“THREE BILLBOARDS OUTSIDE EBBING, MISSOURI” is a Must-See F Before This Year's Academy Awards – Now in Select Cinemas in Philippines

A last stand erupts in director Martin McDonagh’s trip into small town America in “Three Billboards Outside Ebbing, Missouri,” as a mother is pushed to the edge by her daughter’s unsolved murder.  The film is the third from Martin McDonagh, the Irish playwright, screenwriter and director known for the hit thriller “In Bruges,” with its Oscar® nominated and BAFTA winning Screenplay, and the crime comedy “Seven Psychopaths.” 
At the core of the movie is Mildred’s conflict with Ebbing’s Chief of Police.  “The story is a war between two people who are both to some degree in the right,” McDonagh notes, “and that’s where so much of the tension and drama arises.”  Those tensions become the exploration for what happens when rage can’t be calmed.  As the tension mounts, the film delves into themes of division, anger and moral reckoning. 

Playing Mildred Hayes, who sets the events of THREE BILLBOARDS OUTSIDE EBBING, MISSOURI in motion, is Frances McDormand.  McDormand made her film debut in the Coen Brothers’ noir classic BLOOD SIMPLE and has gone on to a career that includes garnering the Triple Crown of Tony, Emmy and Oscar® awards.  With the character, McDormand explored a tradition long reserved for men:  the lone hero who defiantly stands off against a town.
McDormand made the force of Mildred’s grief central to her performance.  “Mildred is really not a hero,” McDormand points out.  “She’s a much more complicated person than that.  She’s been left by grief in a no man’s land, in a place of no return.  One of the things I latched onto as I was thinking about Mildred is that there is no word in most languages for the position she is in. If you lose a husband, you’re a widow; if you lose a parent, you’re an orphan.  But there is no word for a parent who has lost a child because it’s just not supposed to happen biologically.  It’s something beyond the capacity of language – and that’s where Mildred has been left, so she goes for broke.” 

For McDonagh, the trajectory towards a scrap of light, however slim and hazy, was inevitable because that is what keeps him going.  “I think there’s something quite hopeful about the film in Mildred’s single-mindedness and also in Willoughby’s decency,” the writer-director concludes.  “The way Frances plays Mildred you are stirred, despite the dark, dark place she is coming from and all the unhicertainty that surrounds her war. I hope audiences will be moved and amused and maybe angry at times.  Mostly, I hope they’ll feel they were just told a rich and somewhat unexpected type of story.”

  A 20th Century  Fox film, “Three Billboards Outside Ebbing, Missouri” is now showing in the following cinemas:  Century City, Commerce, Eastwood, Festival Mall, Fisher Mall, For a, Gateway,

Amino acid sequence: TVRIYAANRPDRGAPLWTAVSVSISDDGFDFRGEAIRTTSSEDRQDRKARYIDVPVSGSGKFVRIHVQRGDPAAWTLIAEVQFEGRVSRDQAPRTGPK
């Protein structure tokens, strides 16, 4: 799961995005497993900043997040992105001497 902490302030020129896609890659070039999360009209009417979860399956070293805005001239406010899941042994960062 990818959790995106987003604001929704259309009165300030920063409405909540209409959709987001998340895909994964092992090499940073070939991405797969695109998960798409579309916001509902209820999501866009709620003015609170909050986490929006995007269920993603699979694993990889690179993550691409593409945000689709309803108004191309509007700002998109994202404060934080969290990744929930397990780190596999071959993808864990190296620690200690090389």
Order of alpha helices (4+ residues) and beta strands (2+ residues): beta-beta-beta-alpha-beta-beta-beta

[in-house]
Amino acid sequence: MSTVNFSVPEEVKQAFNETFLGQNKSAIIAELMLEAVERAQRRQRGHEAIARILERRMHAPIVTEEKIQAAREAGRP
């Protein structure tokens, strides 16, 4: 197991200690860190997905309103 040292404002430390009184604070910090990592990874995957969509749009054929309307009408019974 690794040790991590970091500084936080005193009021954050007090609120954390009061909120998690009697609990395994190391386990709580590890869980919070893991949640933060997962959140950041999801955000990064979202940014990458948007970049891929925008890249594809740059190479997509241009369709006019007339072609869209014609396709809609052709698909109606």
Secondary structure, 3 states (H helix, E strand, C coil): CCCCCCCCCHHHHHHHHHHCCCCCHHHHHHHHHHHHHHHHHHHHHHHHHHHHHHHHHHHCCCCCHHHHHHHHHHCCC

Shangri-La Mall, Vista Bataan, Vista Daang Hari, Vista Las Piñas, Vista Pampanga and Vista Sta. Rosa. 

Read more


If you haven’t seen Altered Carbon, Netflix’s new sci-fi series that is based on Richard K. Morgan’s classic cyberpunk noir novel of the same name, here’s a character guide to help you get started!
Altered Carbon takes place in a neon-filled, dangerously sleek, tech-addicted but morally hollow future hundreds of years from now, in which people are able to have their minds stored on discs in their necks called “cortical stacks”; and the data comprising the human mind, called Digital Human Freight or DHF, can be transmitted to the stacks of different bodies.
In the amount of time it takes to back up one’s mental data in a satellite cloud, a person is ready to live life again – one day later, one week later, or centuries later. The technology springs from alien advancements, was perfected by a 21st-century revolutionary, and, in the 24th century, is taken to violent and disturbing extremes.
The 1 percent vs. the rest 
The keys to this trippy mystery lie with a wealthy ruling class called “Meths” who live high above the gritty, decaying world in skyscrapers in the clouds, called the Aerium, where each person’s consciousness, saved every 48 hours, can be put into “designer” sleeves or into clones of their former bodies – which allows them to literally live forever. Those who aren’t as privileged are called “Grounders” and live a hand-to-mouth existence on Earth’s grimy, dangerous streets; some have their consciousness awakened to find they’re in a sleeve that’s been leased or assigned to a position of servitude – bodyguard, for example, or prostitute, or some other being answerable to the UN Protectorate, which oversees interplanetary law.
At the center of it all is a man named Takeshi Kovacs (played by Joel Kinnaman), veteran of a failed rebellion that occurred centuries earlier, and a man at war with himself. Learn more about Kovacs and the other people (and an AI) who inhabit the mysterious world of Altered Carbon

  Takeshi Kovacs, present (played by Joel Kinnaman) 
A former freedom fighter (an Envoy in Altered Carbon parlance) who wakes up nearly 250 years after he was killed to find out he has been re-sleeved into a new body – on a lease – to solve the murder of one of the wealthiest men in the Settled Worlds. The man who has given him a new life? The murder victim himself, Laurens Bancroft, now re-sleeved into his own clone and on a mission to find out who killed him and made it look like a suicide. 

  Takeshi Kovacs, birth (played by Will Yun Lee) 
Birth Kovacs was a Black Ops assassin when he was younger. Then, as elements of society fought against the wealthy and powerful re-sleeving themselves for eternity and maintaining and increasing their power in the process, there was an Uprising, during which Birth Kovacs was trained by a woman he fell in love with. After the Uprising failed, he became a mercenary, and when he was killed by authorities, his stack was put on ice, a sort of virtual prison.

  Laurens Bancroft (played by James Purefoy)